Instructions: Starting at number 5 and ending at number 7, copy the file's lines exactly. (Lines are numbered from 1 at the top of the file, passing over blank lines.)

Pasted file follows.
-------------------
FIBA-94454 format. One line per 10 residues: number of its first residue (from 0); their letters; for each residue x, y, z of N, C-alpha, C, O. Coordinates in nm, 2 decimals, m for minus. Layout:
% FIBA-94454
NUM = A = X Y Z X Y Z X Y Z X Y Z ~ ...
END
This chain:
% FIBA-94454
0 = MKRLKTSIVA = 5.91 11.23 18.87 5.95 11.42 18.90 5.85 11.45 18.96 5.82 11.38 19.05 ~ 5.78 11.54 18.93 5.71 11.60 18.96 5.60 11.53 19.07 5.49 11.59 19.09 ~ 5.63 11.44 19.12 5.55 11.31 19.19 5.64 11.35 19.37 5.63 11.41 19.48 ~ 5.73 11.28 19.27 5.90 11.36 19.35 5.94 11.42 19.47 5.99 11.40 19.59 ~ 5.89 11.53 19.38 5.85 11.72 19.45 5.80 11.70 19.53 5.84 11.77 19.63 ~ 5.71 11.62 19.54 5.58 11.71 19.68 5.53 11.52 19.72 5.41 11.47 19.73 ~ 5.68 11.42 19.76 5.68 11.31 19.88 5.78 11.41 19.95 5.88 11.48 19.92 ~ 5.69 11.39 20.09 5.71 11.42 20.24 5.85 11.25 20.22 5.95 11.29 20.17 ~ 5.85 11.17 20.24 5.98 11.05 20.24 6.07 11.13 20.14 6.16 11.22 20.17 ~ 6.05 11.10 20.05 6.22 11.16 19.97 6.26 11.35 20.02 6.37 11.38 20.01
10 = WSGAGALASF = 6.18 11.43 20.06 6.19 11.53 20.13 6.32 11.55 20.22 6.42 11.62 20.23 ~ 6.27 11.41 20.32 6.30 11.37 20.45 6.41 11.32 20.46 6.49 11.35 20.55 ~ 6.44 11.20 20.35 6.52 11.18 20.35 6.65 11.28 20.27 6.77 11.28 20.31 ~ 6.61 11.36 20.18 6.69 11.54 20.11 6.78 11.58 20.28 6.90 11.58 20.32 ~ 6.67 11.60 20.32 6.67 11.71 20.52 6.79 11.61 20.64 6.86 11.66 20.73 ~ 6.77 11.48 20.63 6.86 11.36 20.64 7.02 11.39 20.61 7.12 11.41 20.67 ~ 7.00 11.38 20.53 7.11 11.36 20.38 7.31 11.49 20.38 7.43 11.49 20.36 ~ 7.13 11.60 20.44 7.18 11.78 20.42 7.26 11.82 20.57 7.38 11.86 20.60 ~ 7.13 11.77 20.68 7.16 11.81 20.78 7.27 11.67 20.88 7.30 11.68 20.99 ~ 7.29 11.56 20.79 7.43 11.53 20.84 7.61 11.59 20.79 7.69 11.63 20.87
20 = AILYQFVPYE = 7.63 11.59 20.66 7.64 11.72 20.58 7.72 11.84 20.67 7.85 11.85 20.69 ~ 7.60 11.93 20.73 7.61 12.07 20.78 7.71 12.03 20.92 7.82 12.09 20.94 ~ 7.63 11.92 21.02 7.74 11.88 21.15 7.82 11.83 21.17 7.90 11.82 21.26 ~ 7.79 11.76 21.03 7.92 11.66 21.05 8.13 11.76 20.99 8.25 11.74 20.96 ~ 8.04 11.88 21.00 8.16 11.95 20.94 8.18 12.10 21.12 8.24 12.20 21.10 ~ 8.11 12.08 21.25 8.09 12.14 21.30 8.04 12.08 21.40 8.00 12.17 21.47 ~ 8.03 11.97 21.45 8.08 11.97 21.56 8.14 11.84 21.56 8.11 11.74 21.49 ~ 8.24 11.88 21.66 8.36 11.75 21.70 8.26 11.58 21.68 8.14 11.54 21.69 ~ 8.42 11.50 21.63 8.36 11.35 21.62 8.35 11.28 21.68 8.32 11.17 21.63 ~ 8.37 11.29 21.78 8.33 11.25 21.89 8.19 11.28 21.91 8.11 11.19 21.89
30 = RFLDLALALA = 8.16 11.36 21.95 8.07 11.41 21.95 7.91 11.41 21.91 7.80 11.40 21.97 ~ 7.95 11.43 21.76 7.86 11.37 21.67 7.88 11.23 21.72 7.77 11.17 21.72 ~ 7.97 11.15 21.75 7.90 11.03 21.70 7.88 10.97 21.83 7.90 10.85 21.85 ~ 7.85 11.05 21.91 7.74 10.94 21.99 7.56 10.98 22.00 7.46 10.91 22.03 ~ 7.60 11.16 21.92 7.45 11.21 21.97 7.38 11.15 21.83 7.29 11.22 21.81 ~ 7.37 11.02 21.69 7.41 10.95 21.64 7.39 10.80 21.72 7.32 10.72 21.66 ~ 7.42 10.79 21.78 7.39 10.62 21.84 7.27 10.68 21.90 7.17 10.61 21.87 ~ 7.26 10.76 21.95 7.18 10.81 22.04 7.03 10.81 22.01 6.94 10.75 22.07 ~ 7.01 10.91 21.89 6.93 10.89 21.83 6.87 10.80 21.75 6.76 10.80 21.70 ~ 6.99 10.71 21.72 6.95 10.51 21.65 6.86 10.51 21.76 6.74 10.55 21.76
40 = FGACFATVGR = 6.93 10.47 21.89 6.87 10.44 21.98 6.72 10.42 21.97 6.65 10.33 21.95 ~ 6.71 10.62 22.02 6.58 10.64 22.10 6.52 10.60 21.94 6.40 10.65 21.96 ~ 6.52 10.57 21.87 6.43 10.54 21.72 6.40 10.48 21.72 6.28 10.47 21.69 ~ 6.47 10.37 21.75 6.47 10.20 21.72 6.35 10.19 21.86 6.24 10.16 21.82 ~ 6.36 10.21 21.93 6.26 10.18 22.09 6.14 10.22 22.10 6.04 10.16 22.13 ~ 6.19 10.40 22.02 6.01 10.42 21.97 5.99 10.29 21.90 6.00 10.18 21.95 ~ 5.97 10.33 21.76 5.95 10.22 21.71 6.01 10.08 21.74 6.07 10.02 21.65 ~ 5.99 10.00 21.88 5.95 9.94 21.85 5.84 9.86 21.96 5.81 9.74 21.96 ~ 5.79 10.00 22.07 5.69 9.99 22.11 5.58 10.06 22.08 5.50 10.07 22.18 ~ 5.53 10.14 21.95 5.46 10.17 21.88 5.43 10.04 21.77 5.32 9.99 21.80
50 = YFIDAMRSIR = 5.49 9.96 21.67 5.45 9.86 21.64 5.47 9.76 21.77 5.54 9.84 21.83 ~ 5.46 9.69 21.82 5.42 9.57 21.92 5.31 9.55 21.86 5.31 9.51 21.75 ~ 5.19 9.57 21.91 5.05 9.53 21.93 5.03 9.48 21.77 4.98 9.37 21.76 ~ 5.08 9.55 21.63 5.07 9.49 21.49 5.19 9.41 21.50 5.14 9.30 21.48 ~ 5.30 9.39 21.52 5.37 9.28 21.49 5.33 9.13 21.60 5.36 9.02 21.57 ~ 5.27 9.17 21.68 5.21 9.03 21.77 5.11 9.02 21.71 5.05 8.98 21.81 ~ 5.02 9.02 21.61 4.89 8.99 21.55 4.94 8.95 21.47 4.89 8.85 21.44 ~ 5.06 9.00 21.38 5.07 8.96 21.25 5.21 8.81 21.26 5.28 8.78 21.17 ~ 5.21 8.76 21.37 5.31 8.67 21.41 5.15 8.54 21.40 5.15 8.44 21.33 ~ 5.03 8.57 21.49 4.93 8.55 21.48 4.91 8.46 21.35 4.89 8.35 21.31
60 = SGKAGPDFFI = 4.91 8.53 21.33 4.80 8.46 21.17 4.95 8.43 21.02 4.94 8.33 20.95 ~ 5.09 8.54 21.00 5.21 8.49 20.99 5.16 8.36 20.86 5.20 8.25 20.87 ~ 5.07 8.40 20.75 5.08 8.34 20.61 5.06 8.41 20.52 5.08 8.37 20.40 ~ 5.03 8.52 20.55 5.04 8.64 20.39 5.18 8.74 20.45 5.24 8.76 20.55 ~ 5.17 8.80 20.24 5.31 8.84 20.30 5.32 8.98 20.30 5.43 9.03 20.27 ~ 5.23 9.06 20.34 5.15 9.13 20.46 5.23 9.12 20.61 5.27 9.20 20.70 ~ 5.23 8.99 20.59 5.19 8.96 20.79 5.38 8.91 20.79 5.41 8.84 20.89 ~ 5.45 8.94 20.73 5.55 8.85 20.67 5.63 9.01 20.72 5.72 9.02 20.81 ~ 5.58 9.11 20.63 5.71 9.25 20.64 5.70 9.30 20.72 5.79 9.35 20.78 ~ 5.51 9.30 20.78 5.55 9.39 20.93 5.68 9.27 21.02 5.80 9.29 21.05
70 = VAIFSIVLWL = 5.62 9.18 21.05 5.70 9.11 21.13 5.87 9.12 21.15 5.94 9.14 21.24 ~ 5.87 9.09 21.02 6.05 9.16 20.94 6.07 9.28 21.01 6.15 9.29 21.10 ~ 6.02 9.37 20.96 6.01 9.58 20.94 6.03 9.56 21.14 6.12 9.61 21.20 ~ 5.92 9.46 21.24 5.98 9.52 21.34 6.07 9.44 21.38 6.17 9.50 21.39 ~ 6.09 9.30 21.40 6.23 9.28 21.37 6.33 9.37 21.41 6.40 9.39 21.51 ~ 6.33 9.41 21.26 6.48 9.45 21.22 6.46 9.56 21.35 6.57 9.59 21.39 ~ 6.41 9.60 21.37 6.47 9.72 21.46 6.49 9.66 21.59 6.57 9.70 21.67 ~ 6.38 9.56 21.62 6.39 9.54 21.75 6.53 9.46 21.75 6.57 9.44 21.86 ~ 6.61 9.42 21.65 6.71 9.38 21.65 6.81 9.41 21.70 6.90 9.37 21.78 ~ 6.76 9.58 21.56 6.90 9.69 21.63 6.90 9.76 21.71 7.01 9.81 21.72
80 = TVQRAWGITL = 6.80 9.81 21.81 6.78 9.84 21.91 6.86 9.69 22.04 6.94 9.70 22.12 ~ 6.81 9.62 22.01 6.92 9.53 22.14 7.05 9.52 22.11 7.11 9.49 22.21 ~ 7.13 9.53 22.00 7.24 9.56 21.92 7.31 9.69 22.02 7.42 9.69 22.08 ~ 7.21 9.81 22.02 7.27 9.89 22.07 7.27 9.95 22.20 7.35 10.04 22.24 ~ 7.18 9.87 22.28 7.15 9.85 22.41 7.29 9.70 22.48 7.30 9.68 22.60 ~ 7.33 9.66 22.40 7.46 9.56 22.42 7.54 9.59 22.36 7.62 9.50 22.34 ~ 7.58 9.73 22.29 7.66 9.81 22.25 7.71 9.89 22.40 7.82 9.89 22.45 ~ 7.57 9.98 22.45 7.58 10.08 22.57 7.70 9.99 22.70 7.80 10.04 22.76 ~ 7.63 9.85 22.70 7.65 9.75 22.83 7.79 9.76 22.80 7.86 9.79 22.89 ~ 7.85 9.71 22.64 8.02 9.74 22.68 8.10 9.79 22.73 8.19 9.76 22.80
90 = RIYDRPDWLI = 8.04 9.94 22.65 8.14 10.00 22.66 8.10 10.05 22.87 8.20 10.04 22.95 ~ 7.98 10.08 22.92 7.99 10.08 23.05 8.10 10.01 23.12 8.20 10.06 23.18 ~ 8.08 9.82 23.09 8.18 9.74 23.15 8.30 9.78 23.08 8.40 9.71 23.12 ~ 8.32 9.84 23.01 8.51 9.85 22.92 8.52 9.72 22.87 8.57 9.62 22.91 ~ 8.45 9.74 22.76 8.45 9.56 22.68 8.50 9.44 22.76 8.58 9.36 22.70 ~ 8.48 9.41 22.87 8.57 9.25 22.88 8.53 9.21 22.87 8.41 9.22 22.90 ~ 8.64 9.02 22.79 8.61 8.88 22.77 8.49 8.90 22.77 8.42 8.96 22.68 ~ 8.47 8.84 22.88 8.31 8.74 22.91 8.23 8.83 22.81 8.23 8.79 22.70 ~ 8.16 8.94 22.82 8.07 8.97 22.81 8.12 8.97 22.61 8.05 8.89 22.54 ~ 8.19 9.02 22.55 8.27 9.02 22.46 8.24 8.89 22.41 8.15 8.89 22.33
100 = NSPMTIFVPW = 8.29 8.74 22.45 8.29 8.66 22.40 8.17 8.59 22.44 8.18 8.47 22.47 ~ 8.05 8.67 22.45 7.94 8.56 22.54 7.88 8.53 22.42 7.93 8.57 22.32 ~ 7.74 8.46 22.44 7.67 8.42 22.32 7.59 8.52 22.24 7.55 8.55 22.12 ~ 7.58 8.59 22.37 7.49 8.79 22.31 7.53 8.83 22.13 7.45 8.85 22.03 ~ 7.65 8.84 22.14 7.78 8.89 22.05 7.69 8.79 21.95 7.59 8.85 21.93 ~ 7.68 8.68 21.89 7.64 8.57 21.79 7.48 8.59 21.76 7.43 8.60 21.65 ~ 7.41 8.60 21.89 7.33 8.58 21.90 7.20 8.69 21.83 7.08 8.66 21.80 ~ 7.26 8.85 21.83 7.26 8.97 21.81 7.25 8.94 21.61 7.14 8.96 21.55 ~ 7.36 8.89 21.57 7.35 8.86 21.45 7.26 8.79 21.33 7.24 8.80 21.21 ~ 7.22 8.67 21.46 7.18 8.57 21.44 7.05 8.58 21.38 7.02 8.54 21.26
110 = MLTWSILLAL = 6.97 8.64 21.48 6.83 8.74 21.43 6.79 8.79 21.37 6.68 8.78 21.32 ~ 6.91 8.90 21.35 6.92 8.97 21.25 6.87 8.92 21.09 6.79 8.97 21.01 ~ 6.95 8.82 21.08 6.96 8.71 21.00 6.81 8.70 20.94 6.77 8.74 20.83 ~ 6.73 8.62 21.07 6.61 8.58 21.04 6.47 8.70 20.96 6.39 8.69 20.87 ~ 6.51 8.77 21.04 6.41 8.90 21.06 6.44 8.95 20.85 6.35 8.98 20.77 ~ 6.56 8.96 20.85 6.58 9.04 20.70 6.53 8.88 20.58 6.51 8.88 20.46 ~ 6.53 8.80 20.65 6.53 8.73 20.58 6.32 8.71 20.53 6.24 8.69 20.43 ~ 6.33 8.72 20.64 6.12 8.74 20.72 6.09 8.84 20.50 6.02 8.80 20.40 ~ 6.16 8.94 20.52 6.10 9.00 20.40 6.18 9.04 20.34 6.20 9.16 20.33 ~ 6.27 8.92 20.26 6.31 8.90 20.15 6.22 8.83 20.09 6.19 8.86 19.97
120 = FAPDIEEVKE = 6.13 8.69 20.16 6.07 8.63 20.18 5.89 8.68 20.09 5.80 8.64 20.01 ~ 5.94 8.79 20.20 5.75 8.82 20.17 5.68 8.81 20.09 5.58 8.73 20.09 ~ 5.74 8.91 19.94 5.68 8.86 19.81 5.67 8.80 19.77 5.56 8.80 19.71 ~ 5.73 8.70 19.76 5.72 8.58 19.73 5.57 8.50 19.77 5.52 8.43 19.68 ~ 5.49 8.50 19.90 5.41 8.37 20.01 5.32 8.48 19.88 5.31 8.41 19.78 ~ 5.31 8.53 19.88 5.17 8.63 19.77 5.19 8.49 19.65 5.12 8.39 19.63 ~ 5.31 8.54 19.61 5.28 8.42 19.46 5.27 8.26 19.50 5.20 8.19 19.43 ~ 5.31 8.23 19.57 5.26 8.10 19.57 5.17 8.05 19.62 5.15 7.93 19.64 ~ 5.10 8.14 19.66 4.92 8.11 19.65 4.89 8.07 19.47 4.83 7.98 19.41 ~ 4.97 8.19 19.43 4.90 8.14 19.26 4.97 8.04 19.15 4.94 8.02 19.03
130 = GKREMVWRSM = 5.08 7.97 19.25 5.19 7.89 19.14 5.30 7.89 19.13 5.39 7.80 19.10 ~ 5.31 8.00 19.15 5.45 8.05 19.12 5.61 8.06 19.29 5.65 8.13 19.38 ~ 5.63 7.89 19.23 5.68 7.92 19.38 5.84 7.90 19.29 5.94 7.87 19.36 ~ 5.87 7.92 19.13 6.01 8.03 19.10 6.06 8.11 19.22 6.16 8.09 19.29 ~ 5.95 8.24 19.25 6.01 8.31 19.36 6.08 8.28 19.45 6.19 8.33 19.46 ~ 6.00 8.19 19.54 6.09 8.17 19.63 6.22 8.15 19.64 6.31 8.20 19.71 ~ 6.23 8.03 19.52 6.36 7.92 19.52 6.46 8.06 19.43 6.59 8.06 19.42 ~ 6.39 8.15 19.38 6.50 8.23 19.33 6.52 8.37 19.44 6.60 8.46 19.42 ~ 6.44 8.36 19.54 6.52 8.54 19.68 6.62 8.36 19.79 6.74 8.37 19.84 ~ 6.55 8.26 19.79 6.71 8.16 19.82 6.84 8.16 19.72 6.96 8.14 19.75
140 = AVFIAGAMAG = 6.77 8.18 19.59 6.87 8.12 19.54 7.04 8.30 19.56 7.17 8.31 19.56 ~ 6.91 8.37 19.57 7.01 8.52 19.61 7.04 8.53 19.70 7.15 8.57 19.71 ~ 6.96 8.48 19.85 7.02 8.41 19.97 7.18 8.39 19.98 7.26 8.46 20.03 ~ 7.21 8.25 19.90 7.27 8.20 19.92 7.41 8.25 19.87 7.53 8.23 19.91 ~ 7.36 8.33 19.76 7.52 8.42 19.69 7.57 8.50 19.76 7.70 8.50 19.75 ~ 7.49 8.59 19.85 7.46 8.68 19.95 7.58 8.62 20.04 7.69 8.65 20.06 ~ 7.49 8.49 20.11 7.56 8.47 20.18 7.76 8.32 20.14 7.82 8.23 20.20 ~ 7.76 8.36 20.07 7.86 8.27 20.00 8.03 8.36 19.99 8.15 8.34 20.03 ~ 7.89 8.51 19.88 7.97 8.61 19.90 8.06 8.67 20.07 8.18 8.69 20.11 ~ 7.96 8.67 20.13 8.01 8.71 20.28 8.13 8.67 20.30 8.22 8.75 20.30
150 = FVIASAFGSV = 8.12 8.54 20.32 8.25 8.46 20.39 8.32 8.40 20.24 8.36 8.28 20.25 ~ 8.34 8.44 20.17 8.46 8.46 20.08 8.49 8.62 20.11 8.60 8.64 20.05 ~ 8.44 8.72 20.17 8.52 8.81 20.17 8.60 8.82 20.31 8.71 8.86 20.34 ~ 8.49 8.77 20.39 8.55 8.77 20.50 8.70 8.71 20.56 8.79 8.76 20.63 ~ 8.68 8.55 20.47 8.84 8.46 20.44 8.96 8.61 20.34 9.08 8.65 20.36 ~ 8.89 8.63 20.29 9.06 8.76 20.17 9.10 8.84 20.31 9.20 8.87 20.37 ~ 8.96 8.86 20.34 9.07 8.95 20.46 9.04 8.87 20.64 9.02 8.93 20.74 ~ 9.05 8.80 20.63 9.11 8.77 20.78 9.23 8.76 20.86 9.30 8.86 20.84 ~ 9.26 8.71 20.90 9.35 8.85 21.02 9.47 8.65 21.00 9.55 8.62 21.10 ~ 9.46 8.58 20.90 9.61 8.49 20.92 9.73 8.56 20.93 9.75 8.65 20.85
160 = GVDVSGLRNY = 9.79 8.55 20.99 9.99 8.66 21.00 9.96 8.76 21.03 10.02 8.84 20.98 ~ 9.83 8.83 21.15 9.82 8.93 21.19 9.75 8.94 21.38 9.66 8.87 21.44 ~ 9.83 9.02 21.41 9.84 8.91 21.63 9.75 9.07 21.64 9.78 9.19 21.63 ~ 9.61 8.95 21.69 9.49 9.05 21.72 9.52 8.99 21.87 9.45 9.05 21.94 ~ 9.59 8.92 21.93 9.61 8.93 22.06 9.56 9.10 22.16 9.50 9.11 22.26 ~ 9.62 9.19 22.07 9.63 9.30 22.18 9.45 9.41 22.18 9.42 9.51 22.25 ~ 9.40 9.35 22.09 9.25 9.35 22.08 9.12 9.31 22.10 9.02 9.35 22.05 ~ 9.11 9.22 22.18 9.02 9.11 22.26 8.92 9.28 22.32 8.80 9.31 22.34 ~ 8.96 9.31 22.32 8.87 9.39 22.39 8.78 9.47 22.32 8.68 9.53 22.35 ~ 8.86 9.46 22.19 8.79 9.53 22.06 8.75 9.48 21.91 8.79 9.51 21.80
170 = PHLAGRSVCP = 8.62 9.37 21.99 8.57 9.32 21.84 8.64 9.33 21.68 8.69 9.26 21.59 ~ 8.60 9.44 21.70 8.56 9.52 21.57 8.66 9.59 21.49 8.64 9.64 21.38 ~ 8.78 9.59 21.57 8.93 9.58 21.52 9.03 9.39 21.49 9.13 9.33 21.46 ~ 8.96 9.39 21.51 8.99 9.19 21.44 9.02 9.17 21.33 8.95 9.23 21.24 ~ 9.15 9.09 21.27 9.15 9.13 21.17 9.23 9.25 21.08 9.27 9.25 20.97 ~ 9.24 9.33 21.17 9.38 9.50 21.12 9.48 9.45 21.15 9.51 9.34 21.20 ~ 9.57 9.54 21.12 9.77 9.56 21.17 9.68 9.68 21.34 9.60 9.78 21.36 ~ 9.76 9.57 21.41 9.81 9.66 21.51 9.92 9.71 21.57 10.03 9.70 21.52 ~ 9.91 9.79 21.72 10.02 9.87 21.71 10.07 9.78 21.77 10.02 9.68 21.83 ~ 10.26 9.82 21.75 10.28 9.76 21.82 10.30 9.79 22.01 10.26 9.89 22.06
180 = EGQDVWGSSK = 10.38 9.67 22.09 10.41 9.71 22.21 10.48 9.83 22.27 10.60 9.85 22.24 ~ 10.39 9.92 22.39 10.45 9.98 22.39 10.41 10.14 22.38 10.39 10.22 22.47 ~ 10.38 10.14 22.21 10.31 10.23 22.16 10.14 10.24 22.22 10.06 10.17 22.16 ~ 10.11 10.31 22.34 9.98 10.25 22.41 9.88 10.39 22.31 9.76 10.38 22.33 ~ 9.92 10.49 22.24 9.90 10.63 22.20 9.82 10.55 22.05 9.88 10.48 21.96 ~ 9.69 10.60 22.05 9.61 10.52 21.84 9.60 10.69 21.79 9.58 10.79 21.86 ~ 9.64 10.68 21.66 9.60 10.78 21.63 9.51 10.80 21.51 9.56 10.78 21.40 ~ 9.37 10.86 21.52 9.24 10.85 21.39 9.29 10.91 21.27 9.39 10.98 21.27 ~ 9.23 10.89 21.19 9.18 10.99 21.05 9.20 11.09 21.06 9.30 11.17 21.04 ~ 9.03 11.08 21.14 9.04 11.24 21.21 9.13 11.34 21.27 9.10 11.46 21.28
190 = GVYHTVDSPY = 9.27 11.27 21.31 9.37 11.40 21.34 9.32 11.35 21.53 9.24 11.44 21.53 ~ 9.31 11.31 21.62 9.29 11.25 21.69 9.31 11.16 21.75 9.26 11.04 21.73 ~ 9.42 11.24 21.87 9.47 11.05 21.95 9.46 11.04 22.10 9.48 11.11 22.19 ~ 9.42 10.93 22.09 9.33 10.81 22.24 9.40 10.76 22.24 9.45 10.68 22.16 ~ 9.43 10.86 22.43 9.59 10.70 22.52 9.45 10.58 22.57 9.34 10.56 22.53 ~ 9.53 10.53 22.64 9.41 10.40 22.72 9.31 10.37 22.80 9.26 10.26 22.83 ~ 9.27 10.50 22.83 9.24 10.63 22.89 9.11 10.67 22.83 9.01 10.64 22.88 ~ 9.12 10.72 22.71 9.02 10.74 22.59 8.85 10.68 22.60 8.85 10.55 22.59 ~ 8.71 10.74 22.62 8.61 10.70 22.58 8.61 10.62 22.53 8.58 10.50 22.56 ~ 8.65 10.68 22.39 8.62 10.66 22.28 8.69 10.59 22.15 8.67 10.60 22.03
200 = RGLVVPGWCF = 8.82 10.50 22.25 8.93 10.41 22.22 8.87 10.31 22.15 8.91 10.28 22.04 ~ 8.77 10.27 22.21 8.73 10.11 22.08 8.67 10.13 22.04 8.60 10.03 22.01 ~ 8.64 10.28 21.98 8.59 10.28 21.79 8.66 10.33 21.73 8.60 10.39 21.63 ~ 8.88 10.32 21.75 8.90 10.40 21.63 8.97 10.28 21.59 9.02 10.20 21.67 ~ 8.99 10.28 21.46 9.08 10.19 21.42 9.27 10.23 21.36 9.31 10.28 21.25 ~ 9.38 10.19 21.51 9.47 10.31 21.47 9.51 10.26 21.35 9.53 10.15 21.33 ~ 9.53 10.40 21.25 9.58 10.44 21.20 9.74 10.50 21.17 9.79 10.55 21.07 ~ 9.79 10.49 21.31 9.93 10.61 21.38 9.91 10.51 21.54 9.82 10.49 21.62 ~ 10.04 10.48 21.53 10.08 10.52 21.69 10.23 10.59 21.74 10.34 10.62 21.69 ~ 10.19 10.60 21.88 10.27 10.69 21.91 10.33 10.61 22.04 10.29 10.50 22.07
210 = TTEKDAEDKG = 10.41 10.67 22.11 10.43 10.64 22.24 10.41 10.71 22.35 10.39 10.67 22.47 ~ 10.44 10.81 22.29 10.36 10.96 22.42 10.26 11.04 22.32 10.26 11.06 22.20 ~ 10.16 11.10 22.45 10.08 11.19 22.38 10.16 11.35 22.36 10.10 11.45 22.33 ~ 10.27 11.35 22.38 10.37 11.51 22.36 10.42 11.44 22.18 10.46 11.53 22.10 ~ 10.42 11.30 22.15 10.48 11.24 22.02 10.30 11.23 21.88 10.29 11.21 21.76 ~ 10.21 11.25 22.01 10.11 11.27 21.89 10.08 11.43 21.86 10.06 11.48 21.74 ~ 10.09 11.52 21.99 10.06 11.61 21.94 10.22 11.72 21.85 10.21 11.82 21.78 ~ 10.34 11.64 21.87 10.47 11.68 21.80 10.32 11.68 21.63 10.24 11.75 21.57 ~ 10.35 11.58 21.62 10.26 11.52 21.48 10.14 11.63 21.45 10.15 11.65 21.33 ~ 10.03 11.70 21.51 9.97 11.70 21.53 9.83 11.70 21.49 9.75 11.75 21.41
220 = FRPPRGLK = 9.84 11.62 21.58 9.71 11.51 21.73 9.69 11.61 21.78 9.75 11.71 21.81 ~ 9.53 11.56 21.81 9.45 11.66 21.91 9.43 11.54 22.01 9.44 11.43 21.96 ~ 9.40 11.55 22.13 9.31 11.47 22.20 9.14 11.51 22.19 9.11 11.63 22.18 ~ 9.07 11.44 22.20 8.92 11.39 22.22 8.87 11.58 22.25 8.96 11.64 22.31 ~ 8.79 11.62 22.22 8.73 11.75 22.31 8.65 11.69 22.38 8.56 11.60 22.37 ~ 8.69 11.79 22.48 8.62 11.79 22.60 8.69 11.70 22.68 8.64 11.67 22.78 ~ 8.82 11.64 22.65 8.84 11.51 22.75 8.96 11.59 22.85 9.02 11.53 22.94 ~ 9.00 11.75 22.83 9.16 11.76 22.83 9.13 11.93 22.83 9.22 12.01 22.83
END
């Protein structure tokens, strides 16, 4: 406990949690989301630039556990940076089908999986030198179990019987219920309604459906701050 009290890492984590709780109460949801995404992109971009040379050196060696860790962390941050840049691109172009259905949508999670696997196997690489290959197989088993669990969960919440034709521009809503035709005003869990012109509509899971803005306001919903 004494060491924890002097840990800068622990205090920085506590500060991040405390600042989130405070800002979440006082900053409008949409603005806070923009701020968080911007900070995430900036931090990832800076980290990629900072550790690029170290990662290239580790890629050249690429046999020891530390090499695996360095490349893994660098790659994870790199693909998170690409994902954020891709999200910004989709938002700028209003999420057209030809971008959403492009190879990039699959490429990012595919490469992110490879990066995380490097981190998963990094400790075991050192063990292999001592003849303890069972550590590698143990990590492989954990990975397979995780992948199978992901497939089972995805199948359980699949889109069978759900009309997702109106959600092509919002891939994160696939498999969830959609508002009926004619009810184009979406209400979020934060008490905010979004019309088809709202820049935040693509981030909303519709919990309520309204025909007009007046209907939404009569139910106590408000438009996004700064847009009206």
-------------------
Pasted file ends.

This chain:
% FIBA-94454
0 = MKRLKTSIVA = 5.91 11.23 18.87 5.95 11.42 18.90 5.85 11.45 18.96 5.82 11.38 19.05 ~ 5.78 11.54 18.93 5.71 11.60 18.96 5.60 11.53 19.07 5.49 11.59 19.09 ~ 5.63 11.44 19.12 5.55 11.31 19.19 5.64 11.35 19.37 5.63 11.41 19.48 ~ 5.73 11.28 19.27 5.90 11.36 19.35 5.94 11.42 19.47 5.99 11.40 19.59 ~ 5.89 11.53 19.38 5.85 11.72 19.45 5.80 11.70 19.53 5.84 11.77 19.63 ~ 5.71 11.62 19.54 5.58 11.71 19.68 5.53 11.52 19.72 5.41 11.47 19.73 ~ 5.68 11.42 19.76 5.68 11.31 19.88 5.78 11.41 19.95 5.88 11.48 19.92 ~ 5.69 11.39 20.09 5.71 11.42 20.24 5.85 11.25 20.22 5.95 11.29 20.17 ~ 5.85 11.17 20.24 5.98 11.05 20.24 6.07 11.13 20.14 6.16 11.22 20.17 ~ 6.05 11.10 20.05 6.22 11.16 19.97 6.26 11.35 20.02 6.37 11.38 20.01